Needing a more positive name than Group X, they came up with Hawkwind Zoo and it was under this
name that they recorded their demo single, Hurry On Sundown / Kiss Of The Velvet Whip (later issued
by Flicknife records as Hurry On Sundown / Sweet Mistress Of Pain) which enabled Clearwater to
secure them a recording contract with Liberty/United Artists. Soon after, the name was shortened to
The first Hawkwind album was released in 1970, by which time Mick Slattery had left and been replaced
by Huw Lloyd Langton, who had worked in the music shop where Dave Brock bought some of his
equipment. Entirely written by Brock, the album reflected the musical styles he was leaving behind and
the fields into which he was entering. The first and last tracks, Hurry On Sundown and Mirror Of
Illusion owed much to his blues and busking background whilst the rest of the album leaned towards the
Eurorock rhythms, chanting and electronic sounds which were to form the basis of the Hawkwind
sound. A good album in its own right, it must have sounded pretty amazing to the large number of fans
who would have listened to it while stoned.
During the same month that the first Hawkwind album was released, the band played at the Isle Of Wight
Festival, a major event at that time. They weren't on the bill, but they set up outside the concert area and
played for nothing, claiming it a protest against the high price of admission to the real event. Ironically,
the band knew the security staff and so were able to get in for nothing, which they did. Nik painted his
face silver and a photo of him appeared in various international magazines, while Jimi Hendrix, headlining
act, dedicated one of his songs to 'the cat with the silver face'. Jimi came outside and talked with
Hawkwind, but his state of depression kept him from jamming with them. It was Jimi's last major gig
and he died a few days later. Huw left Hawkwind soon after the festival.
1971 was a vintage Hawkwind year. During this year, Bob Calvert began to regularly recite poetry at
Hawkwind gigs, Mike Moorcock turned up under the Westway with Sonic Attack and Stacia and Lemmy
joined the band. The Hawkwind machine was gaining momentum. The album for that year was X In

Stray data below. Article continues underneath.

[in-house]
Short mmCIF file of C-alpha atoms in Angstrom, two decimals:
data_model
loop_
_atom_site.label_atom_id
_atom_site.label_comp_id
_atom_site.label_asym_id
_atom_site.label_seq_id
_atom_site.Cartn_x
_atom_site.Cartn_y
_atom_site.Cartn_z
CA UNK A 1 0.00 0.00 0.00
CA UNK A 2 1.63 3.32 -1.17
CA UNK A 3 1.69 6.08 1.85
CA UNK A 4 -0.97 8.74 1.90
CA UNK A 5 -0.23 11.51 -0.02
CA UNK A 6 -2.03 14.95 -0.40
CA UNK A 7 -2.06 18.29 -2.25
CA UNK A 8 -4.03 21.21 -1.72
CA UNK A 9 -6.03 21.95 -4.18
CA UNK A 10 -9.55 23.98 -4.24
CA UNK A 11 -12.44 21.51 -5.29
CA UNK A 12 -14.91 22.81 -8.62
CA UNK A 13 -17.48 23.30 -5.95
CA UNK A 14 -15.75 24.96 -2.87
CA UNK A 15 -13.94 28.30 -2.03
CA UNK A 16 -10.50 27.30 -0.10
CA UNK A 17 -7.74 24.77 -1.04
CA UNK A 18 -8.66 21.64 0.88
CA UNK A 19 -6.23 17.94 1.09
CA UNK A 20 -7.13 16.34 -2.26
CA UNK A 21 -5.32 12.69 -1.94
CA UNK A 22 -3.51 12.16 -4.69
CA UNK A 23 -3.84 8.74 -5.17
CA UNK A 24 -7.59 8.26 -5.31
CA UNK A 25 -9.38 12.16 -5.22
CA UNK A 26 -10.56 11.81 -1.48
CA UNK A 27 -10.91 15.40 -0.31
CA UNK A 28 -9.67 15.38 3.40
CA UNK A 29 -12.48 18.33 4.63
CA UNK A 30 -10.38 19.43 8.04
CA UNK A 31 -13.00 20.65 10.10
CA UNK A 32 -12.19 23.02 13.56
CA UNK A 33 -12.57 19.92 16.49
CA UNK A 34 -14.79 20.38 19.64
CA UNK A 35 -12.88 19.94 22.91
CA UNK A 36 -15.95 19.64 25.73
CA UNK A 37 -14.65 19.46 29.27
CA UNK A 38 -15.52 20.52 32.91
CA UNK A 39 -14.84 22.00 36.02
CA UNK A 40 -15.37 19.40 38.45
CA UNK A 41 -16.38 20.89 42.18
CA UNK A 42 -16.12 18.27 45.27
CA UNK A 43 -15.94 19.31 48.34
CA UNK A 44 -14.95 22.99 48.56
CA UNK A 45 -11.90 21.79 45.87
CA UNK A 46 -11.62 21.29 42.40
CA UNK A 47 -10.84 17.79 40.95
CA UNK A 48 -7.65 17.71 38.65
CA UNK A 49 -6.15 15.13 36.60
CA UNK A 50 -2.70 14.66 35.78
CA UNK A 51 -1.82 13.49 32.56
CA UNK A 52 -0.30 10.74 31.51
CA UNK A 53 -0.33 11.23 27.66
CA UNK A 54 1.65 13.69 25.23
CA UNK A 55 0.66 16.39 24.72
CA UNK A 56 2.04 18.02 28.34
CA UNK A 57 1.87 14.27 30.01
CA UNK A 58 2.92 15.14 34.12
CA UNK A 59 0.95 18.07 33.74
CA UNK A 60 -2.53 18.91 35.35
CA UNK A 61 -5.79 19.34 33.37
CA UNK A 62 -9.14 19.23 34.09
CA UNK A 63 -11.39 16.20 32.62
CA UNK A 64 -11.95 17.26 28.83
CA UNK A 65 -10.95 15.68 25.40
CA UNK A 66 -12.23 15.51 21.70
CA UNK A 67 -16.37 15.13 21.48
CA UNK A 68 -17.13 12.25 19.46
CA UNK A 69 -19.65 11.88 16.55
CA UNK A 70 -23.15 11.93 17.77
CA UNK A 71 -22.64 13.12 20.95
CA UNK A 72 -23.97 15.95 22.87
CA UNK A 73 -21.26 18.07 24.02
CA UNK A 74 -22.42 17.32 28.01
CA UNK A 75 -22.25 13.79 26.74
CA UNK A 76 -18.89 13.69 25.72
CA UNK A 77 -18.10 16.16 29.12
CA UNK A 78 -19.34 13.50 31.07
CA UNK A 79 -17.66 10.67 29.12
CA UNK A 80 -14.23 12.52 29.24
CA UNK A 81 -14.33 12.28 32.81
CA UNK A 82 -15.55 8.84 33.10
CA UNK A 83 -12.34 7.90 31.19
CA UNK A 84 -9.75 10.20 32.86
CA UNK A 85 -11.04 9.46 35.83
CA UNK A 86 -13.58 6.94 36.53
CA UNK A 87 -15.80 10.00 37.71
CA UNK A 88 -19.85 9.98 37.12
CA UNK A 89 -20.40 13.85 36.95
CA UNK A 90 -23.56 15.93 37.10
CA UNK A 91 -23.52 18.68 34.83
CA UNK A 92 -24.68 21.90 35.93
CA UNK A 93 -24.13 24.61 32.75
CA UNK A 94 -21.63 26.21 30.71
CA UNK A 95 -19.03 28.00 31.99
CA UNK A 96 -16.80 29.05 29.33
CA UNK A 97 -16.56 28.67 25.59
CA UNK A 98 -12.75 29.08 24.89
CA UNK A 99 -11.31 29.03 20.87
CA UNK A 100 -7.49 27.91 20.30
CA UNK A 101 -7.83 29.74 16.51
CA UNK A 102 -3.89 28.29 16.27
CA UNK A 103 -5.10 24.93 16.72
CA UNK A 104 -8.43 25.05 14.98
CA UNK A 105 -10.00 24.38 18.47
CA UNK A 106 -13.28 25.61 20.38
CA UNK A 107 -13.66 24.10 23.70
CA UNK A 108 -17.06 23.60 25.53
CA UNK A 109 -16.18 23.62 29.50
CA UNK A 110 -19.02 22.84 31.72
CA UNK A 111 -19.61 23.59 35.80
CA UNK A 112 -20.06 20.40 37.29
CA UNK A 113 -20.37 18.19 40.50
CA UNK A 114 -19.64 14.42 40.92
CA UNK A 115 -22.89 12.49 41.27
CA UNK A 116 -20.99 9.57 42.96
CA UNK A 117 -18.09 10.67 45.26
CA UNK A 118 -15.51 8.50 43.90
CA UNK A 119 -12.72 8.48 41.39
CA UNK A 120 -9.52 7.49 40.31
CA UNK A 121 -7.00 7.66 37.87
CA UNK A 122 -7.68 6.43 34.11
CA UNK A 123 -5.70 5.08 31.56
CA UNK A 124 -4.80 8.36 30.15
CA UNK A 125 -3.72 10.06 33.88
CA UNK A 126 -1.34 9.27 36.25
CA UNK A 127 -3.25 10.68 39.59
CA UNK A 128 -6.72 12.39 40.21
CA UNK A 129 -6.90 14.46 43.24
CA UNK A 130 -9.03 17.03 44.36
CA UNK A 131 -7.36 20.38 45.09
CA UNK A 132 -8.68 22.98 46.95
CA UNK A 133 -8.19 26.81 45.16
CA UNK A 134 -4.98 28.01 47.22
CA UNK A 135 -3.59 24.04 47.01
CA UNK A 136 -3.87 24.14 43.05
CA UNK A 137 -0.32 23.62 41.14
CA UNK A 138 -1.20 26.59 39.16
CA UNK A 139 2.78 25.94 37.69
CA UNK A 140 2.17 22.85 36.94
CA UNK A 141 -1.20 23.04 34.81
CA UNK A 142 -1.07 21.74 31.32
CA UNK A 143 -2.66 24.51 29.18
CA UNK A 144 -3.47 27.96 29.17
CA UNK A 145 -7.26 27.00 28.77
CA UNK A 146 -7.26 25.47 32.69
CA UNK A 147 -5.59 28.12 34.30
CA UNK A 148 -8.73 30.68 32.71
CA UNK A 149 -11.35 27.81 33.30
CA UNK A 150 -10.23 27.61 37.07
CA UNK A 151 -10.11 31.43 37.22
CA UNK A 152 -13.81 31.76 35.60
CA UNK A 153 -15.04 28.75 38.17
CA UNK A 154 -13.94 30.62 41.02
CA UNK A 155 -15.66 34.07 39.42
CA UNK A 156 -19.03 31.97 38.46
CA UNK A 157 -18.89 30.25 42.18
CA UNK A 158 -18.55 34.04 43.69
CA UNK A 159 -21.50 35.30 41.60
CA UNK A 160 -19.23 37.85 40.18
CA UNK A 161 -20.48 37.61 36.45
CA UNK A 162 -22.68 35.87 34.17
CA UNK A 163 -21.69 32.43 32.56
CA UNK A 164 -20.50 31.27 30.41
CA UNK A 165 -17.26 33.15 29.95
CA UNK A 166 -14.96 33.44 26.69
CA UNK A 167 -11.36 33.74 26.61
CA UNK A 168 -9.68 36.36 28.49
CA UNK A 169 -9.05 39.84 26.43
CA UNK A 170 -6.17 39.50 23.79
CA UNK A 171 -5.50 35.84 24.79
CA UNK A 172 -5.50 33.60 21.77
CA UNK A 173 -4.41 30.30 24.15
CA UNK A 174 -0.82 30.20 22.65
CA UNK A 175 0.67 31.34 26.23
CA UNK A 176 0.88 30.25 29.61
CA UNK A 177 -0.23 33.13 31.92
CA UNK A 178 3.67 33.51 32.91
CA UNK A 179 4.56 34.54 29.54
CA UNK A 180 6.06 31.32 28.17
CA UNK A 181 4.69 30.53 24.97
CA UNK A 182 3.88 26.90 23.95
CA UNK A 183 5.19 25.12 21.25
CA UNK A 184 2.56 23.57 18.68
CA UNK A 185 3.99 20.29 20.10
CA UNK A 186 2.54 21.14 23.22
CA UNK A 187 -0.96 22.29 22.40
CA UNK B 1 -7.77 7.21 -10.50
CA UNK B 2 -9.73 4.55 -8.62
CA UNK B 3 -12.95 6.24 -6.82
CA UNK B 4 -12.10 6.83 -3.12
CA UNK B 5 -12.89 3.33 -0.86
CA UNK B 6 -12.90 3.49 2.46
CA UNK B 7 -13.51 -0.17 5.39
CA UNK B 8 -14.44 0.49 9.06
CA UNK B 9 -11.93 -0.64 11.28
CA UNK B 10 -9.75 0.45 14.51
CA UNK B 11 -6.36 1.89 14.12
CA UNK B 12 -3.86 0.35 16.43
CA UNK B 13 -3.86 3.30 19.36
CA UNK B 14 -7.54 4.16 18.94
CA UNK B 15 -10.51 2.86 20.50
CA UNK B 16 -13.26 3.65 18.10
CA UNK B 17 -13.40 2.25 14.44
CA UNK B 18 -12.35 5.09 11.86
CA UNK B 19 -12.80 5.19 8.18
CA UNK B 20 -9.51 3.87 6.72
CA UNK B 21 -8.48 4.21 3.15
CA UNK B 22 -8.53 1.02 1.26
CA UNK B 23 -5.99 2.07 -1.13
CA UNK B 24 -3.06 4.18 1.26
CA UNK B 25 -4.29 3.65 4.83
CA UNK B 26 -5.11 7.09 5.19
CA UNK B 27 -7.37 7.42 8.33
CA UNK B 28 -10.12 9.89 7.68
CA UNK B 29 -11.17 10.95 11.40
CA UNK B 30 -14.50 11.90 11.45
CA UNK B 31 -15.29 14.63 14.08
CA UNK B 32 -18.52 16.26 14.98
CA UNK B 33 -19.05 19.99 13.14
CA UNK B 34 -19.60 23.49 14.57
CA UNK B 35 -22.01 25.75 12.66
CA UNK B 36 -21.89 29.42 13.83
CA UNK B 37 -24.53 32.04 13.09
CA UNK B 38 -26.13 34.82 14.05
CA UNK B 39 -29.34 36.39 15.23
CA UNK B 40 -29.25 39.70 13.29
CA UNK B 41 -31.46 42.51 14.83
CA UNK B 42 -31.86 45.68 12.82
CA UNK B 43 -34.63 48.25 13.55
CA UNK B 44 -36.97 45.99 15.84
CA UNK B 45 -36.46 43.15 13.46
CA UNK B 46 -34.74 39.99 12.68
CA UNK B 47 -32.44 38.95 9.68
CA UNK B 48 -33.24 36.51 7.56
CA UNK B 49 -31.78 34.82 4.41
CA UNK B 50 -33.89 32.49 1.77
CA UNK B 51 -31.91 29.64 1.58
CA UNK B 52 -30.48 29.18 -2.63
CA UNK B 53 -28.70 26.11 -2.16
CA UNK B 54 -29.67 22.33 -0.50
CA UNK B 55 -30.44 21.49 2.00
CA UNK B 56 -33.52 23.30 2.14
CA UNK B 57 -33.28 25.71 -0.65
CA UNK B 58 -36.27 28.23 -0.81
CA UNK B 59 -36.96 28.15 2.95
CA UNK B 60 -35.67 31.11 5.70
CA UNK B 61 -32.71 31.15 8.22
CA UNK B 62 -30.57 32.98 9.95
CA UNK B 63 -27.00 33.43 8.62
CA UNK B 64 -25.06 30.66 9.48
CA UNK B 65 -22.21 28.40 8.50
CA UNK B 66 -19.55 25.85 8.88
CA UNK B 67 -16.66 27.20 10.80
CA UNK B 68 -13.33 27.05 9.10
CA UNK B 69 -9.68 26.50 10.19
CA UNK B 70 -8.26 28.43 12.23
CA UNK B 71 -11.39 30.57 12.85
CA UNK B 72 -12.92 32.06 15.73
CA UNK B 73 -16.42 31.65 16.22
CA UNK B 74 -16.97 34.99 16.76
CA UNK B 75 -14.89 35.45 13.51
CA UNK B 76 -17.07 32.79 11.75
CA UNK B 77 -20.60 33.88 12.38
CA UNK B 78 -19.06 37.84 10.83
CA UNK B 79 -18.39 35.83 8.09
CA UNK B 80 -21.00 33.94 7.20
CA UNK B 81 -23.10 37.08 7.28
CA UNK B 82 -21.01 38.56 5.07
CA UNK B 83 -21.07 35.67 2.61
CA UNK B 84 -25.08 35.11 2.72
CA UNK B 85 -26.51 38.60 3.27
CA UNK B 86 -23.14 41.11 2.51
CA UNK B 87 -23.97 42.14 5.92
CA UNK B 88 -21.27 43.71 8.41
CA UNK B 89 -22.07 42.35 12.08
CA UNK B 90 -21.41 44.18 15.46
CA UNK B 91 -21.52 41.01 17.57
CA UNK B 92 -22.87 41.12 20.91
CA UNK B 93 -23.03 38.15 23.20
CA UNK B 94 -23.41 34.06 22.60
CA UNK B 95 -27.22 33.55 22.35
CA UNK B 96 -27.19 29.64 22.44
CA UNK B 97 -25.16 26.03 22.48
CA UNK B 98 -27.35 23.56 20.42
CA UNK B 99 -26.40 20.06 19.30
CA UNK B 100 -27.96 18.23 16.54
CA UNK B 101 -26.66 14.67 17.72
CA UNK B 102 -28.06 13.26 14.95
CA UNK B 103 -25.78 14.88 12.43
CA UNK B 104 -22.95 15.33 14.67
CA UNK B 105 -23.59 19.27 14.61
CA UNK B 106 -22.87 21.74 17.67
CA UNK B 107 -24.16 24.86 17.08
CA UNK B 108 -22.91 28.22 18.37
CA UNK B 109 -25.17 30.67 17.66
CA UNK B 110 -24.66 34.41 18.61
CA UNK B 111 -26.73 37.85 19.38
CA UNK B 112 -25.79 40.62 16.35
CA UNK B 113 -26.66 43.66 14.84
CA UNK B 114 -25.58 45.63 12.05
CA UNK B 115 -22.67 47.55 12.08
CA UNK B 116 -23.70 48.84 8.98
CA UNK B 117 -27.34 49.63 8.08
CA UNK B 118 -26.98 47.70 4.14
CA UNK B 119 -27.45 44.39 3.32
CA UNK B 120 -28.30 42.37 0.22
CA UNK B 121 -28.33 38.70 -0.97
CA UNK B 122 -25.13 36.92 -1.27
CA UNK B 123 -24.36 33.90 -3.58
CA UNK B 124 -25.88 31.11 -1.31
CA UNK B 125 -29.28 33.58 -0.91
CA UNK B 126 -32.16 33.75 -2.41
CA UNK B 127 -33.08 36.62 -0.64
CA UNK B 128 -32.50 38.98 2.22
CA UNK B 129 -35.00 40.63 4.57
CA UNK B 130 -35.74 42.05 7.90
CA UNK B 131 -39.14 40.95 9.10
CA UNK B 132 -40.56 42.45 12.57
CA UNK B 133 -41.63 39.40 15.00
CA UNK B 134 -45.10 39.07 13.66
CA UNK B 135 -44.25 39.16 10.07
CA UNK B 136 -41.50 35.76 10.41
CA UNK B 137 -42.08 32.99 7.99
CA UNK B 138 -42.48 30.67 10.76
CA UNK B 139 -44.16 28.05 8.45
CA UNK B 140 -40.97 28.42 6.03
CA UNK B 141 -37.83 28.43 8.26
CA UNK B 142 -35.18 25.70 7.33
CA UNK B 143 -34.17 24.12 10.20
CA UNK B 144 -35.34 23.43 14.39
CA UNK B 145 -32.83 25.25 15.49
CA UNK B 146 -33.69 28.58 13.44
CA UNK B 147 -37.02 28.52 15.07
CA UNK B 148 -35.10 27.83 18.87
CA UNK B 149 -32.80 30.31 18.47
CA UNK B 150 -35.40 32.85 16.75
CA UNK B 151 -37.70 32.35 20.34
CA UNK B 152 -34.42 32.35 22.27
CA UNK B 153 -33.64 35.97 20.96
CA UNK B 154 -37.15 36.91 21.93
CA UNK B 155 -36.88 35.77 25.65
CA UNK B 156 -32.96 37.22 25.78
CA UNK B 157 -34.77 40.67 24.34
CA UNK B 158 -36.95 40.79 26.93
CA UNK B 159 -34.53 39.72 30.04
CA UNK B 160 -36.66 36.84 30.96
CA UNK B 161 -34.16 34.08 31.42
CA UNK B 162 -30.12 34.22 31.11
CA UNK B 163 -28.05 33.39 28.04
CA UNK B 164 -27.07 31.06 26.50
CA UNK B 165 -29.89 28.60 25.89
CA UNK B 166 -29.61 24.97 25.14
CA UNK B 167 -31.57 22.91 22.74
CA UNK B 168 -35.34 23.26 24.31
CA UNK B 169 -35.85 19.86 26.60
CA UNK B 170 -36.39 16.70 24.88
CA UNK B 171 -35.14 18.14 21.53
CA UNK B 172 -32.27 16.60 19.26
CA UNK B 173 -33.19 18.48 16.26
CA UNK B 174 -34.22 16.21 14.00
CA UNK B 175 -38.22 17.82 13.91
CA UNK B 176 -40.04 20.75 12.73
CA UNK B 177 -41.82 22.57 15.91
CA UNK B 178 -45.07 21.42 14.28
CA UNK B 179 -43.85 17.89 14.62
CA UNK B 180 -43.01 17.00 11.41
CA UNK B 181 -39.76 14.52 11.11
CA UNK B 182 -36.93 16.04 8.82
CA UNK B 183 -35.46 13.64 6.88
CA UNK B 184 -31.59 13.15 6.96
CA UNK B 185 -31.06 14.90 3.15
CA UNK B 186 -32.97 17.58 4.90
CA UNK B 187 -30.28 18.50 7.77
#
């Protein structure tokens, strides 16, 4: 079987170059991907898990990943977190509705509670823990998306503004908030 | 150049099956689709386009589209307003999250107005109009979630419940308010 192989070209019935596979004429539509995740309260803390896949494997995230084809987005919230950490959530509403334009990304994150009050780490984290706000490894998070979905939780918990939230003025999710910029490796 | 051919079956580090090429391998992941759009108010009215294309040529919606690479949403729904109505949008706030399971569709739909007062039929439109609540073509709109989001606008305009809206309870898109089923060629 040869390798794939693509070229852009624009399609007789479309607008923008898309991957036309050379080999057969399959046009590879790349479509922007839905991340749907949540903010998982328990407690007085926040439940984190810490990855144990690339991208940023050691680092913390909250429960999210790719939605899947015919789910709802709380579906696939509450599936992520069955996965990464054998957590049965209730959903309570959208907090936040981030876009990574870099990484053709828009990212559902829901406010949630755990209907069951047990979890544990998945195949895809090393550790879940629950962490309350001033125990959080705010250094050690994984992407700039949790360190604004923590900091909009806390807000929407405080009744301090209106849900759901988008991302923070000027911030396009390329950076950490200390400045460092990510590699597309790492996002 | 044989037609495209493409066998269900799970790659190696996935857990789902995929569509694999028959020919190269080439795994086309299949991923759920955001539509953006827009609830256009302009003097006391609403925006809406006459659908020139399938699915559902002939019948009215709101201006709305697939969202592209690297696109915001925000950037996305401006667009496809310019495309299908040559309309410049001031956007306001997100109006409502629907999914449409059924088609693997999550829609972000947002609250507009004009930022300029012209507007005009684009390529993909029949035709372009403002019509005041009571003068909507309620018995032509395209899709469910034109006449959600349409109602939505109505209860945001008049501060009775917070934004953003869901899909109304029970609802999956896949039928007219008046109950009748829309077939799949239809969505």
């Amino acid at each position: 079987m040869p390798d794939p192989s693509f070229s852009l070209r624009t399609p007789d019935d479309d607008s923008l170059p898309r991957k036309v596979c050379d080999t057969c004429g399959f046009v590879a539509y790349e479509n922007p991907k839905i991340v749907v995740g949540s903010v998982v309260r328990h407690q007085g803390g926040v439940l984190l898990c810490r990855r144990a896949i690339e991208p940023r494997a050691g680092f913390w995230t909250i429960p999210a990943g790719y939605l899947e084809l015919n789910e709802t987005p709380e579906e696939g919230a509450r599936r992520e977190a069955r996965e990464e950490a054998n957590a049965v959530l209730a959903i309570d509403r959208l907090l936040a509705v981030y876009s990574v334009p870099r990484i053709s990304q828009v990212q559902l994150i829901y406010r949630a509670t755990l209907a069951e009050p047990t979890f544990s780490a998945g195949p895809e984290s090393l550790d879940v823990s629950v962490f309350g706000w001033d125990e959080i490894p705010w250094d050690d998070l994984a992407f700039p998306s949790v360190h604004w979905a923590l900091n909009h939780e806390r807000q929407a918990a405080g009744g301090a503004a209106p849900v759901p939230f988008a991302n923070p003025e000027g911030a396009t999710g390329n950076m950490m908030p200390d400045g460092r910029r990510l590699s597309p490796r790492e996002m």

Search Of Space, which progressed further along the path chosen by the first album. The first, and
principal track, a lengthy one entitled You Shouldn't Do That, followed the style set by the first album,
but made more use of voices and thereby added to the foundations laid before. For the purpose of this
collection, a 'live' version of the track has been chosen...a recording made during the encore of the Space
Ritual tour and consequently bursting with energy and enthusiasm as the triumphal band played to an
X In Search Of Space also marked the course of future Hawkwind trends with the distinctly hippy
Children Of The Sun and the science fictional Adjust Me and Master Of The Universe, destined to
become one of the all-time Hawkwind classics.
1971 had seen Hawkwind moved to the launching pad. Now 1972 watched them take off. Early in the
year Simon House [sic...actually Simon King] joined them and Robert Calvert became a member, rather
than the regular guest he had been in the past.
This was the line-up on February 13th of that year - Dave Brock, Lemmy, Simon King, Del Dettmar,
DikMik, Robert Calvert, Nik Turner and Stacia...and on that very day Hawkwind played a gig Hawkwind
fans will always remember. It was the Greasy Truckers Party, a nine hour event held at the Roundhouse,
Chalk Farm Road, London, the place to be for the likes of Hawkwind, Man, The Fairies, etc. Hawkwind
headlined and side four of the double album recorded at the gig consisted of Hawkwind playing Master of
the Universe and Born To Go. More importantly, Silver Machine was recorded on that day. A pretty poor
version, it was issued on the Glastonbury Fayre triple album. The Silver Machine tape was also taken into
studios and remixed, overdubbed, polished and generally given a good wash and brush-up, not the least